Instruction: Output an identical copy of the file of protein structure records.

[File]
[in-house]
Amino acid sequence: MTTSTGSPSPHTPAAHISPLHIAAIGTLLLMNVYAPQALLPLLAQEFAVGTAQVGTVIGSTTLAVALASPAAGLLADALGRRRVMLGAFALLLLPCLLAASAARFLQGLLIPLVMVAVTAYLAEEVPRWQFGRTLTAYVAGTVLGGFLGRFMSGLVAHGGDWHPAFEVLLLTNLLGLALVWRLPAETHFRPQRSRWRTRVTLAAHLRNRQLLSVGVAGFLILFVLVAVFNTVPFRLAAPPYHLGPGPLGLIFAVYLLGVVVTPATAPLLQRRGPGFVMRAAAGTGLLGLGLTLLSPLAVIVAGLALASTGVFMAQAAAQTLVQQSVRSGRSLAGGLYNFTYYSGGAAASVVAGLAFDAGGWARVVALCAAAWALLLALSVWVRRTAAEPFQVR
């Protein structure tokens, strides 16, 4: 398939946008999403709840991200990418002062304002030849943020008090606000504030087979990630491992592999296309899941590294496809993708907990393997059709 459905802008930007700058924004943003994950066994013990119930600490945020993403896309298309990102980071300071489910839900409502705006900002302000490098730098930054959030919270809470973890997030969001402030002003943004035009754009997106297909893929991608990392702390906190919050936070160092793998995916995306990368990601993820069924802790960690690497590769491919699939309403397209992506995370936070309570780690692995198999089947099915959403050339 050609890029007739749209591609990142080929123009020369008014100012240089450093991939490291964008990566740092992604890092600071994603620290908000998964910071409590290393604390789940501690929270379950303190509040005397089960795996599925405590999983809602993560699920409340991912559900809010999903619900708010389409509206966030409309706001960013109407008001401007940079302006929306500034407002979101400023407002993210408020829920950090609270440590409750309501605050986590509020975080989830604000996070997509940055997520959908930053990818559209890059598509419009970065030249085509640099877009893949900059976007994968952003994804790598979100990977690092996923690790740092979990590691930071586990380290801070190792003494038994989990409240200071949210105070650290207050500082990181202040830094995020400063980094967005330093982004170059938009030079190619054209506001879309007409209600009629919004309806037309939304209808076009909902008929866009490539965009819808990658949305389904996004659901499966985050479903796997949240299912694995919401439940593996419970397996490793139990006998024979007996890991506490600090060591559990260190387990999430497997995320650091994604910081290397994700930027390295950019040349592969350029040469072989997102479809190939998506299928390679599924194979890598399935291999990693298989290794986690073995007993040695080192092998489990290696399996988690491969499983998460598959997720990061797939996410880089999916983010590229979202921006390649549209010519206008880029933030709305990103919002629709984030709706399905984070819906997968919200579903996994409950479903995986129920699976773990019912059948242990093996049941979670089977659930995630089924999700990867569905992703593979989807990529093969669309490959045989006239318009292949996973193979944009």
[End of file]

[in-house]
Amino acid sequence: MTTSTGSPSPHTPAAHISPLHIAAIGTLLLMNVYAPQALLPLLAQEFAVGTAQVGTVIGSTTLAVALASPAAGLLADALGRRRVMLGAFALLLLPCLLAASAARFLQGLLIPLVMVAVTAYLAEEVPRWQFGRTLTAYVAGTVLGGFLGRFMSGLVAHGGDWHPAFEVLLLTNLLGLALVWRLPAETHFRPQRSRWRTRVTLAAHLRNRQLLSVGVAGFLILFVLVAVFNTVPFRLAAPPYHLGPGPLGLIFAVYLLGVVVTPATAPLLQRRGPGFVMRAAAGTGLLGLGLTLLSPLAVIVAGLALASTGVFMAQAAAQTLVQQSVRSGRSLAGGLYNFTYYSGGAAASVVAGLAFDAGGWARVVALCAAAWALLLALSVWVRRTAAEPFQVR
């Protein structure tokens, strides 16, 4: 398939946008999403709840991200990418002062304002030849943020008090606000504030087979990630491992592999296309899941590294496809993708907990393997059709 459905802008930007700058924004943003994950066994013990119930600490945020993403896309298309990102980071300071489910839900409502705006900002302000490098730098930054959030919270809470973890997030969001402030002003943004035009754009997106297909893929991608990392702390906190919050936070160092793998995916995306990368990601993820069924802790960690690497590769491919699939309403397209992506995370936070309570780690692995198999089947099915959403050339 050609890029007739749209591609990142080929123009020369008014100012240089450093991939490291964008990566740092992604890092600071994603620290908000998964910071409590290393604390789940501690929270379950303190509040005397089960795996599925405590999983809602993560699920409340991912559900809010999903619900708010389409509206966030409309706001960013109407008001401007940079302006929306500034407002979101400023407002993210408020829920950090609270440590409750309501605050986590509020975080989830604000996070997509940055997520959908930053990818559209890059598509419009970065030249085509640099877009893949900059976007994968952003994804790598979100990977690092996923690790740092979990590691930071586990380290801070190792003494038994989990409240200071949210105070650290207050500082990181202040830094995020400063980094967005330093982004170059938009030079190619054209506001879309007409209600009629919004309806037309939304209808076009909902008929866009490539965009819808990658949305389904996004659901499966985050479903796997949240299912694995919401439940593996419970397996490793139990006998024979007996890991506490600090060591559990260190387990999430497997995320650091994604910081290397994700930027390295950019040349592969350029040469072989997102479809190939998506299928390679599924194979890598399935291999990693298989290794986690073995007993040695080192092998489990290696399996988690491969499983998460598959997720990061797939996410880089999916983010590229979202921006390649549209010519206008880029933030709305990103919002629709984030709706399905984070819906997968919200579903996994409950479903995986129920699976773990019912059948242990093996049941979670089977659930995630089924999700990867569905992703593979989807990529093969669309490959045989006239318009292949996973193979944009």